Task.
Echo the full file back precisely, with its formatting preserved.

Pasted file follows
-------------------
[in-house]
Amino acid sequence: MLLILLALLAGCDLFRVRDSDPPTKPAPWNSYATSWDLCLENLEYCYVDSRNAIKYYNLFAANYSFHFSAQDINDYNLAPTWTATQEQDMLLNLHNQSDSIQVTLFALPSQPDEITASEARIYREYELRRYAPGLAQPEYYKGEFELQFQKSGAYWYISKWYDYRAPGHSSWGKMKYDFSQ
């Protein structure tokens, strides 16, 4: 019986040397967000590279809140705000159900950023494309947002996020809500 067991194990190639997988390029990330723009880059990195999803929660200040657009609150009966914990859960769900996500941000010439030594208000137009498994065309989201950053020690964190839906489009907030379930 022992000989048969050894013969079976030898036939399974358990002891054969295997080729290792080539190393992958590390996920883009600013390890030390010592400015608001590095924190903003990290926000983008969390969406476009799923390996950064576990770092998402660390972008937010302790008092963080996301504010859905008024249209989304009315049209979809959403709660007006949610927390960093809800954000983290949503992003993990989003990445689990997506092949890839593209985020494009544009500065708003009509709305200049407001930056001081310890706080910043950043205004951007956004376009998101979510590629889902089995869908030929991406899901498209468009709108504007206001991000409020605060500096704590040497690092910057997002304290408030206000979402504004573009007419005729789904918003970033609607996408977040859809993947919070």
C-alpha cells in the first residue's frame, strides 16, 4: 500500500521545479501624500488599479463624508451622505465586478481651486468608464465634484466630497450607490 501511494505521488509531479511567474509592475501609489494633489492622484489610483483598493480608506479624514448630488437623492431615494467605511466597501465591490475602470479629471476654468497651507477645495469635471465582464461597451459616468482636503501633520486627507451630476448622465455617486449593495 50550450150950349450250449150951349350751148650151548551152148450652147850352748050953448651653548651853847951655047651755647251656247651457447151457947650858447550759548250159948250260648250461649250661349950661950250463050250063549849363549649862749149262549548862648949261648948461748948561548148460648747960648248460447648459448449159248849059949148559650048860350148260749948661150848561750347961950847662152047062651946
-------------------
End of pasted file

[in-house]
Amino acid sequence: MLLILLALLAGCDLFRVRDSDPPTKPAPWNSYATSWDLCLENLEYCYVDSRNAIKYYNLFAANYSFHFSAQDINDYNLAPTWTATQEQDMLLNLHNQSDSIQVTLFALPSQPDEITASEARIYREYELRRYAPGLAQPEYYKGEFELQFQKSGAYWYISKWYDYRAPGHSSWGKMKYDFSQ
């Protein structure tokens, strides 16, 4: 019986040397967000590279809140705000159900950023494309947002996020809500 067991194990190639997988390029990330723009880059990195999803929660200040657009609150009966914990859960769900996500941000010439030594208000137009498994065309989201950053020690964190839906489009907030379930 022992000989048969050894013969079976030898036939399974358990002891054969295997080729290792080539190393992958590390996920883009600013390890030390010592400015608001590095924190903003990290926000983008969390969406476009799923390996950064576990770092998402660390972008937010302790008092963080996301504010859905008024249209989304009315049209979809959403709660007006949610927390960093809800954000983290949503992003993990989003990445689990997506092949890839593209985020494009544009500065708003009509709305200049407001930056001081310890706080910043950043205004951007956004376009998101979510590629889902089995869908030929991406899901498209468009709108504007206001991000409020605060500096704590040497690092910057997002304290408030206000979402504004573009007419005729789904918003970033609607996408977040859809993947919070």
C-alpha cells in the first residue's frame, strides 16, 4: 500500500521545479501624500488599479463624508451622505465586478481651486468608464465634484466630497450607490 501511494505521488509531479511567474509592475501609489494633489492622484489610483483598493480608506479624514448630488437623492431615494467605511466597501465591490475602470479629471476654468497651507477645495469635471465582464461597451459616468482636503501633520486627507451630476448622465455617486449593495 50550450150950349450250449150951349350751148650151548551152148450652147850352748050953448651653548651853847951655047651755647251656247651457447151457947650858447550759548250159948250260648250461649250661349950661950250463050250063549849363549649862749149262549548862648949261648948461748948561548148460648747960648248460447648459448449159248849059949148559650048860350148260749948661150848561750347961950847662152047062651946